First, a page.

We sample a new Kia that’s under consideration for our market later in the year. It’s the Niro, a smart looking crossover that also happens to be a frugal-running hybrid.
Here’s something a bit different from Kia. It’s the Niro, the company’s first dedicated hybrid model. You’re unlikely to have seen one out and about as there are just two in the country at present, imported by Kia NZ for evaluation purposes. The model, launched earlier in 2016, is intended primarily for Europe and North ’Murica. By combining a crossover with hybrid running gear, Kia is plugging two in-demand market niches, the low consumption handy in countries where the amount of CO2 your vehicle pumps out determines how deep the government gouges you for road tax.
Kia NZ is keen for another reason on introducing the Niro here, adding a further crossover/SUV solution to its line-up, one that would slot handily in between the Soul and Sportage, in size rather than price, mind you. It’s under evaluation initially, Kia NZ needing to build a case for the car before head office will consider sending it our way.
In a market that is mad keen on SUV-types it seems a simple decision. A smart looking, mini-Sportage should sell even before considering the Niro’s diesel-beating consumption figures. And, being electrified, corporates will be keen, at least if a plug-in version materialises, though we might be getting ahead of ourselves here…
First, a bit more about Niro. A parallel hybrid, it rides on Kia’s first dedicated hybrid platform. In styling and size it sits somewhere between the Cerato and Sportage; it’s a hatchback cum crossover with a wide stance and short overhangs. Niro looks rather normal, the antithesis of the ghastly Prius. It has all the Kia styling attributes; that nose, the jeweled lights and a strong C pillar. Subtle plastic body mouldings and some air under the arches lend it a crossover look, yet with a few aero tricks, Kia claims a drag coefficient of 0.29.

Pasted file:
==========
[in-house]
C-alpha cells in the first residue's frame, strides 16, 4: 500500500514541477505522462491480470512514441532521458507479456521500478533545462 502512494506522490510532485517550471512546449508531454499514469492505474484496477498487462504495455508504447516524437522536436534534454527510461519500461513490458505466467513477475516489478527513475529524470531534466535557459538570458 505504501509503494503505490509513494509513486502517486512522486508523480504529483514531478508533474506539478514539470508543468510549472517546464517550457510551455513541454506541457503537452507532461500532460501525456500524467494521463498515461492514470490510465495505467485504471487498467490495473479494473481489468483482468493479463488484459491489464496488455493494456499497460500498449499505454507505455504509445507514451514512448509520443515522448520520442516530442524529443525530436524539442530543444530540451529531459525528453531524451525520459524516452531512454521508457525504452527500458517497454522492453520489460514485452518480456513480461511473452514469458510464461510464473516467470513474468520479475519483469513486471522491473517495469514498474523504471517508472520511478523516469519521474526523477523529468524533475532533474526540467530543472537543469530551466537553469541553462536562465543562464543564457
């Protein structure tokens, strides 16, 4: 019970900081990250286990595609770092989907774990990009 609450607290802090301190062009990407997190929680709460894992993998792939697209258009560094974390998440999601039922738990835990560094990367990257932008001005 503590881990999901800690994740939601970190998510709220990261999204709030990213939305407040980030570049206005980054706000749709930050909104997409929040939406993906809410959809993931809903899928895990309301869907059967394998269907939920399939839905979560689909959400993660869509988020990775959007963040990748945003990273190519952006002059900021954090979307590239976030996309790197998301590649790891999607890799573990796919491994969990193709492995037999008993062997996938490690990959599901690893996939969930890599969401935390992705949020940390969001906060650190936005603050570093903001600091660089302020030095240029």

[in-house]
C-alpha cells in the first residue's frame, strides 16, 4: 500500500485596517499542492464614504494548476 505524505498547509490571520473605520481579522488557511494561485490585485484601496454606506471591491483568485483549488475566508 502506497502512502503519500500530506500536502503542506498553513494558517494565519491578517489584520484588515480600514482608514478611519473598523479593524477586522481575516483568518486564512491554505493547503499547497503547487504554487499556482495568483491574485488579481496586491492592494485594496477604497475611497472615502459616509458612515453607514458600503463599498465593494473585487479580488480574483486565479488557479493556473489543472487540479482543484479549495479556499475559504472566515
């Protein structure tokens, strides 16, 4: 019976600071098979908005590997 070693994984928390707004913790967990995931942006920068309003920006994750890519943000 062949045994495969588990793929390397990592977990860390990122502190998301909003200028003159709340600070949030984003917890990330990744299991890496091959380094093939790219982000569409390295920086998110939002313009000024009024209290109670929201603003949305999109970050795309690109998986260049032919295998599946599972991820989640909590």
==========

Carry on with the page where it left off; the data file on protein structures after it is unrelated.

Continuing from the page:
Behind the grille is a combination of a 1.6-litre DI petrol engine and a 32kW motor. The 1.6-litre petrol utilises direct injection and the lean burning Atkinson cycle helps to reduce pumping losses. Some of the torque-reducing effects of this cycle, which leaves the valves open slightly during the piston’s return back up the cylinder, are offset by a long-stroke engine design. There is also cooled exhaust gas recirculation for further combustion efficiency.
The engine makes 77kW and 147Nm and is paired with a transmission-mounted 32kW/170Nm electric motor which draws power from a 1.56kW/h lithium-ion polymer battery pack sited under the rear seat. Kia quotes a combined output at 104kW and 265Nm and this flows via a six-speed twin-clutch to the front wheels only. There’s no AWD here – it’s a crossover in appearance only – but this hybrid is rated to tow up to 1300kg, which is 1300kg more than a Prius, or even a Lexus RX450h.